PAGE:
Many family law issues are contentious during a divorce, but one that can seem especially frustrating for many is the matter of alimony. While child support is meant to financially support a child’s needs, alimony is purely meant to help support a former spouse’s lifestyle. This can be vexing for many alimony paying parties.
What many fail to realize is that one spouse may have given up their job and lost economic opportunities after getting married and therefore is not able to financially support themselves after a divorce. Alimony is a cushion they can lean on while they get back on their feet. It does not have to continue forever and even the amount ordered right after the divorce is finalized can be modified later.
Alimony awarding factors
When granting alimony in the first instance, Nevada courts consider a number of factors, including but not limited to;
- The financial condition of each spouse;
- The marriage’s duration;
- The standard of living during the marriage;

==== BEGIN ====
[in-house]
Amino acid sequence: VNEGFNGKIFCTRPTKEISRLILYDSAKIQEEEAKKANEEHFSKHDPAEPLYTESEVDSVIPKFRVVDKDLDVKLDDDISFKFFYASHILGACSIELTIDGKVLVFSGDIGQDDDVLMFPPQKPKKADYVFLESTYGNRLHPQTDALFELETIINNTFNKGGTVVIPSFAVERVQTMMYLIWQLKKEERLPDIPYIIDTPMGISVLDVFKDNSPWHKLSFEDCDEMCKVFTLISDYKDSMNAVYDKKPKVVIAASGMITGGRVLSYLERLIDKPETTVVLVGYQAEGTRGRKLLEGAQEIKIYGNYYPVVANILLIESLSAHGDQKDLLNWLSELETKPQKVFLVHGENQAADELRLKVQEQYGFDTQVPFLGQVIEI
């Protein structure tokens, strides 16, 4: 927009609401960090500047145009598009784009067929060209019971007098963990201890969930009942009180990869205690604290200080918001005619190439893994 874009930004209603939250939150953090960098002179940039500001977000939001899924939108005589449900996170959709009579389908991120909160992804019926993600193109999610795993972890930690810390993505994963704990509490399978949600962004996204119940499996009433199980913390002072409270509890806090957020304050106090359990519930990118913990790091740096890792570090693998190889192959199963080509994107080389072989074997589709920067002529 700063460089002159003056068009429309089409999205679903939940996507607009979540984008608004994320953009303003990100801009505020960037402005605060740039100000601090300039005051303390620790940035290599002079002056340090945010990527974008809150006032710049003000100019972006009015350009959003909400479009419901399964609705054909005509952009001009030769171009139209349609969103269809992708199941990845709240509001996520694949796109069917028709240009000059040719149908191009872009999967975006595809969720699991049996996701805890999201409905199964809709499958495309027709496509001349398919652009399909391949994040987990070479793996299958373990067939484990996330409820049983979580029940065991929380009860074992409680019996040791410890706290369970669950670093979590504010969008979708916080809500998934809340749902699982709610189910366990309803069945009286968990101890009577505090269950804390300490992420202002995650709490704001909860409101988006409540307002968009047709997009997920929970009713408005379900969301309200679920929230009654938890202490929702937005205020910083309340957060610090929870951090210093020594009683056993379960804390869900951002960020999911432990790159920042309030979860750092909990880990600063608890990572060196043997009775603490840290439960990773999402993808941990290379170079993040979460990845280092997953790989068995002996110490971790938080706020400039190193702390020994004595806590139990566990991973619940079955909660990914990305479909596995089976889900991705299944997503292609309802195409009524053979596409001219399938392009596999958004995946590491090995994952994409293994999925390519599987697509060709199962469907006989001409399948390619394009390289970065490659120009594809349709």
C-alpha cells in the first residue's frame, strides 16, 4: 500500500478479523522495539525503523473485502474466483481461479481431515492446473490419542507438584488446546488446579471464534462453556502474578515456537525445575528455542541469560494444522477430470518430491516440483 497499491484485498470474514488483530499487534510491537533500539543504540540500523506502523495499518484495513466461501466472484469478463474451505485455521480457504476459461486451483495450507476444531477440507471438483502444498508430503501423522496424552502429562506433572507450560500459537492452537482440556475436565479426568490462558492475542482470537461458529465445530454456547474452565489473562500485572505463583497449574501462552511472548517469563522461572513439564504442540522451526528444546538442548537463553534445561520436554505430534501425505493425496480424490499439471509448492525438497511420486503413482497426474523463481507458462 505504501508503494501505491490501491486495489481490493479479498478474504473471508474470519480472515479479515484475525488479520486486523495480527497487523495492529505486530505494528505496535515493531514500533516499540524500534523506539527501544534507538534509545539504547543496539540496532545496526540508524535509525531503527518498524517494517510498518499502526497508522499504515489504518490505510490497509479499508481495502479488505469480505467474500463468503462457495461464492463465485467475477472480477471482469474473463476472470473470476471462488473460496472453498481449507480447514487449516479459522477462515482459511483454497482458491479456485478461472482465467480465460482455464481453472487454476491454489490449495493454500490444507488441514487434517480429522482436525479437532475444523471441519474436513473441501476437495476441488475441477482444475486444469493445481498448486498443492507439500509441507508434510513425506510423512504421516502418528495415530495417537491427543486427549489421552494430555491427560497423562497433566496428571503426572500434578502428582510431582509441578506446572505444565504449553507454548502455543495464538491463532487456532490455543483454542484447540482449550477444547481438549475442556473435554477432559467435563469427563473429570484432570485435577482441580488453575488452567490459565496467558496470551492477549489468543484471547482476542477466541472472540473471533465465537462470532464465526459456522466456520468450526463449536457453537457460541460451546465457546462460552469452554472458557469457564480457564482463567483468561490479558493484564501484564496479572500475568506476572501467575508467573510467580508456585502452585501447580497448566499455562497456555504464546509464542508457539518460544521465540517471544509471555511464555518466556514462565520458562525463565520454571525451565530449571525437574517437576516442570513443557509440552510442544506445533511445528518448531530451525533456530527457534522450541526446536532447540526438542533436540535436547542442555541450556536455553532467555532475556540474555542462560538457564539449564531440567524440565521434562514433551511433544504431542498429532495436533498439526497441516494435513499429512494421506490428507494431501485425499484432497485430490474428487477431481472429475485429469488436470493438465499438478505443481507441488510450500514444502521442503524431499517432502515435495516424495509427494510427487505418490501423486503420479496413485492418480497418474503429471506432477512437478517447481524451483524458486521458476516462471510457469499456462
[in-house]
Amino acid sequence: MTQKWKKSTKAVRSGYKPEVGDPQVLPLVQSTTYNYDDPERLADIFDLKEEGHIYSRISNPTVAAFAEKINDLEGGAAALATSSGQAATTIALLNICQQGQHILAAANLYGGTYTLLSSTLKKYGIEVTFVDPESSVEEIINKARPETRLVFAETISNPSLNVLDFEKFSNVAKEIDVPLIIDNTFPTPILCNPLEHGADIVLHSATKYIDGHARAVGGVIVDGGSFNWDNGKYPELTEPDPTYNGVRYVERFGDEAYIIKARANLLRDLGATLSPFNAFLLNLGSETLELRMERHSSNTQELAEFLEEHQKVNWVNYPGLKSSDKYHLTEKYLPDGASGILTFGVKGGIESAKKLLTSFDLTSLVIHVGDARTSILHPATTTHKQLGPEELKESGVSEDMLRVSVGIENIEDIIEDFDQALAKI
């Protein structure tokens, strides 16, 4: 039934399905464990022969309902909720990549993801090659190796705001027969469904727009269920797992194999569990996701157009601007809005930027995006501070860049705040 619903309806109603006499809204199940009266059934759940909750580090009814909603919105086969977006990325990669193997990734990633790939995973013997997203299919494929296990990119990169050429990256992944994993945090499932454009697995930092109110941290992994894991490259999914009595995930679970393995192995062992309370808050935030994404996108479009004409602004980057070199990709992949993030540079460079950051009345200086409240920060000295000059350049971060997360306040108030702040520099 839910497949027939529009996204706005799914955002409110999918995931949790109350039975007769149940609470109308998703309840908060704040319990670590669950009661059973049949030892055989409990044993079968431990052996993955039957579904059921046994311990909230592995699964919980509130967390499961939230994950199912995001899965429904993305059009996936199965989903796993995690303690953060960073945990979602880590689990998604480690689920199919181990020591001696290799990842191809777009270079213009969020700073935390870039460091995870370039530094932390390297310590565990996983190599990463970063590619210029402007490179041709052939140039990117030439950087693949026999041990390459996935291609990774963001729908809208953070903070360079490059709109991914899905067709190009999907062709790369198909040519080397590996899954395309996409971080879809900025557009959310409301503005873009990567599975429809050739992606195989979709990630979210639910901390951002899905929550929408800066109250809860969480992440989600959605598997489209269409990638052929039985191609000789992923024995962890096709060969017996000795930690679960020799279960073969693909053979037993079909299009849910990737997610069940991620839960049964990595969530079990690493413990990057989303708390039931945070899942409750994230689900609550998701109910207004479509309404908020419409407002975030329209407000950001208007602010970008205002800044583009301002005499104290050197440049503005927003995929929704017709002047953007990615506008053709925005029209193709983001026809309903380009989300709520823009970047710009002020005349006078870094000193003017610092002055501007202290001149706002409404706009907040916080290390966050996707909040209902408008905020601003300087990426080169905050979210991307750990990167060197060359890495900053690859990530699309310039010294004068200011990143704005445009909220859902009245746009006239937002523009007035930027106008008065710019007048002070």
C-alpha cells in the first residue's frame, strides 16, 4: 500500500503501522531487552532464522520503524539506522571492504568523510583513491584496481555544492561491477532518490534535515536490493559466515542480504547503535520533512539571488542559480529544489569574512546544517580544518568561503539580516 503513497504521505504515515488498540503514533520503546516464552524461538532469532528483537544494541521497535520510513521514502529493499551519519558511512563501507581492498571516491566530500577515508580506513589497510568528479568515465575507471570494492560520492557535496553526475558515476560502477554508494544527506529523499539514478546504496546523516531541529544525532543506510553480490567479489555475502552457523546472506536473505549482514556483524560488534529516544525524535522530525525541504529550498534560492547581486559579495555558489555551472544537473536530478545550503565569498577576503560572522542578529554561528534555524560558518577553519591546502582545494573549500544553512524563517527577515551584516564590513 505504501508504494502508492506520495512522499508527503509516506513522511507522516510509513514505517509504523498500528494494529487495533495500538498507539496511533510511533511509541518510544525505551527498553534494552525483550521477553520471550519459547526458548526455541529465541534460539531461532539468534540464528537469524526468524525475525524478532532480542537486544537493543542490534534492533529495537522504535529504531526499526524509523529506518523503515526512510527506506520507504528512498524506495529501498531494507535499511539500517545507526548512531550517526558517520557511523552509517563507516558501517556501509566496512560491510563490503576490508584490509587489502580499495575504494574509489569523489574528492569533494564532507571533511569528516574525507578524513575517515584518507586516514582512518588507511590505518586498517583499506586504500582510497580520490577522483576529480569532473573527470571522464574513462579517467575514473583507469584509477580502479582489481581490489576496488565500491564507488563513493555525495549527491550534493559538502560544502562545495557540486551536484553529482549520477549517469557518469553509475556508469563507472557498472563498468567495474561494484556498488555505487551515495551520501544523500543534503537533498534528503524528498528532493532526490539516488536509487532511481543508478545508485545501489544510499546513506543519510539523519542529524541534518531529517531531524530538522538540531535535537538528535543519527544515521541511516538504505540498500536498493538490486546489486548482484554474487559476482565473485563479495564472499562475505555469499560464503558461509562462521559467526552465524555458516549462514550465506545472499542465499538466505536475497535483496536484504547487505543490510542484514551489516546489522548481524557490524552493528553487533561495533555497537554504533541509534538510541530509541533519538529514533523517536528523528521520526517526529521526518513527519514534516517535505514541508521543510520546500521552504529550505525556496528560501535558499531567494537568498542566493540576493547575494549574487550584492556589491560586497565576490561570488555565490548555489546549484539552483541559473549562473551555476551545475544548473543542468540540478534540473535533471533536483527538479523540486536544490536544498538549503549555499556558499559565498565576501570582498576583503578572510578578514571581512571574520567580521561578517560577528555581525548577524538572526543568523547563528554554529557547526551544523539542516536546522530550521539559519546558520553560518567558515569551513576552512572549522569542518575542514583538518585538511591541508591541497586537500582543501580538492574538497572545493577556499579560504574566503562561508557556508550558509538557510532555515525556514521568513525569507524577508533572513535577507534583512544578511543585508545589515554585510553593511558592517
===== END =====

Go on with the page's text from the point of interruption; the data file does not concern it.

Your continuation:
- The career of the spouse before getting married and existence of specialized education; and
- The income earning capacity, age and health of each spouse.
Courts also look at whether alimony can help the receiving spouse get training or education related to a job.
When can alimony be modified?
It is possible to ask for a modification in alimony by demonstrating a change in one’s circumstances. If the paying spouse’s income has changed by 20% or more, it can trigger a review to modify alimony. However, if the payment has already accrued, then courts do not modify alimony.
In these uncertain economic times, many people’s financial circumstances may have changed. Rather than avoid making payments that one legally has to, it might be beneficial to consult an experienced attorney to discuss one’s options are for modifying alimony.